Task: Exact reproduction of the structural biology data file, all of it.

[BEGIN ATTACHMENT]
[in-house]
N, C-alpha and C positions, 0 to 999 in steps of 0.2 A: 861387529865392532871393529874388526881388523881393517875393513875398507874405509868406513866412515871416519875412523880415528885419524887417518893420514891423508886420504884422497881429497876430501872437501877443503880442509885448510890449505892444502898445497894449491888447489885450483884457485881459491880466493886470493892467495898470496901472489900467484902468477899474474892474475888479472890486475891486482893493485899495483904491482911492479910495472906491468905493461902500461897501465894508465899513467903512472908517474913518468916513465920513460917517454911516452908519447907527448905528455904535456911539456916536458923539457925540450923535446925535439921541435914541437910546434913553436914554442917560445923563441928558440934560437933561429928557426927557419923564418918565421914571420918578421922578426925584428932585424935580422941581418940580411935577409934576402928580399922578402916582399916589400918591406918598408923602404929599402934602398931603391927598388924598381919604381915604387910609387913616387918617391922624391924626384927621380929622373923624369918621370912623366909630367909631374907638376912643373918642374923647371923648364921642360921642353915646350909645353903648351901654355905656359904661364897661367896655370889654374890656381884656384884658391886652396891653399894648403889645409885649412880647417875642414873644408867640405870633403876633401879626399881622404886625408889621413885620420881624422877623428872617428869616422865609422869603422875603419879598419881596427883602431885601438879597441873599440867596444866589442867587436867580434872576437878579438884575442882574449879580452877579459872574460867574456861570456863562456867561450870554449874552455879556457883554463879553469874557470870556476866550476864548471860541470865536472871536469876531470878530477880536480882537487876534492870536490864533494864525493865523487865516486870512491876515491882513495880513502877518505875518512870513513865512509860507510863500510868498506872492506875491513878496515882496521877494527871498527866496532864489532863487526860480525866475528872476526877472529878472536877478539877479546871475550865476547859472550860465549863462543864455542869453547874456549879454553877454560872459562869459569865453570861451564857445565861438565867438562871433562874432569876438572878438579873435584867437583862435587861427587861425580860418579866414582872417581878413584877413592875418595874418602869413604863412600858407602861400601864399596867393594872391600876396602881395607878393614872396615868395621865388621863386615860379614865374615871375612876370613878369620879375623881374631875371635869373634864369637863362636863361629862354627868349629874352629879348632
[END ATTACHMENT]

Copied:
[in-house]
N, C-alpha and C positions, 0 to 999 in steps of 0.2 A: 861387529865392532871393529874388526881388523881393517875393513875398507874405509868406513866412515871416519875412523880415528885419524887417518893420514891423508886420504884422497881429497876430501872437501877443503880442509885448510890449505892444502898445497894449491888447489885450483884457485881459491880466493886470493892467495898470496901472489900467484902468477899474474892474475888479472890486475891486482893493485899495483904491482911492479910495472906491468905493461902500461897501465894508465899513467903512472908517474913518468916513465920513460917517454911516452908519447907527448905528455904535456911539456916536458923539457925540450923535446925535439921541435914541437910546434913553436914554442917560445923563441928558440934560437933561429928557426927557419923564418918565421914571420918578421922578426925584428932585424935580422941581418940580411935577409934576402928580399922578402916582399916589400918591406918598408923602404929599402934602398931603391927598388924598381919604381915604387910609387913616387918617391922624391924626384927621380929622373923624369918621370912623366909630367909631374907638376912643373918642374923647371923648364921642360921642353915646350909645353903648351901654355905656359904661364897661367896655370889654374890656381884656384884658391886652396891653399894648403889645409885649412880647417875642414873644408867640405870633403876633401879626399881622404886625408889621413885620420881624422877623428872617428869616422865609422869603422875603419879598419881596427883602431885601438879597441873599440867596444866589442867587436867580434872576437878579438884575442882574449879580452877579459872574460867574456861570456863562456867561450870554449874552455879556457883554463879553469874557470870556476866550476864548471860541470865536472871536469876531470878530477880536480882537487876534492870536490864533494864525493865523487865516486870512491876515491882513495880513502877518505875518512870513513865512509860507510863500510868498506872492506875491513878496515882496521877494527871498527866496532864489532863487526860480525866475528872476526877472529878472536877478539877479546871475550865476547859472550860465549863462543864455542869453547874456549879454553877454560872459562869459569865453570861451564857445565861438565867438562871433562874432569876438572878438579873435584867437583862435587861427587861425580860418579866414582872417581878413584877413592875418595874418602869413604863412600858407602861400601864399596867393594872391600876396602881395607878393614872396615868395621865388621863386615860379614865374615871375612876370613878369620879375623881374631875371635869373634864369637863362636863361629862354627868349629874352629879348632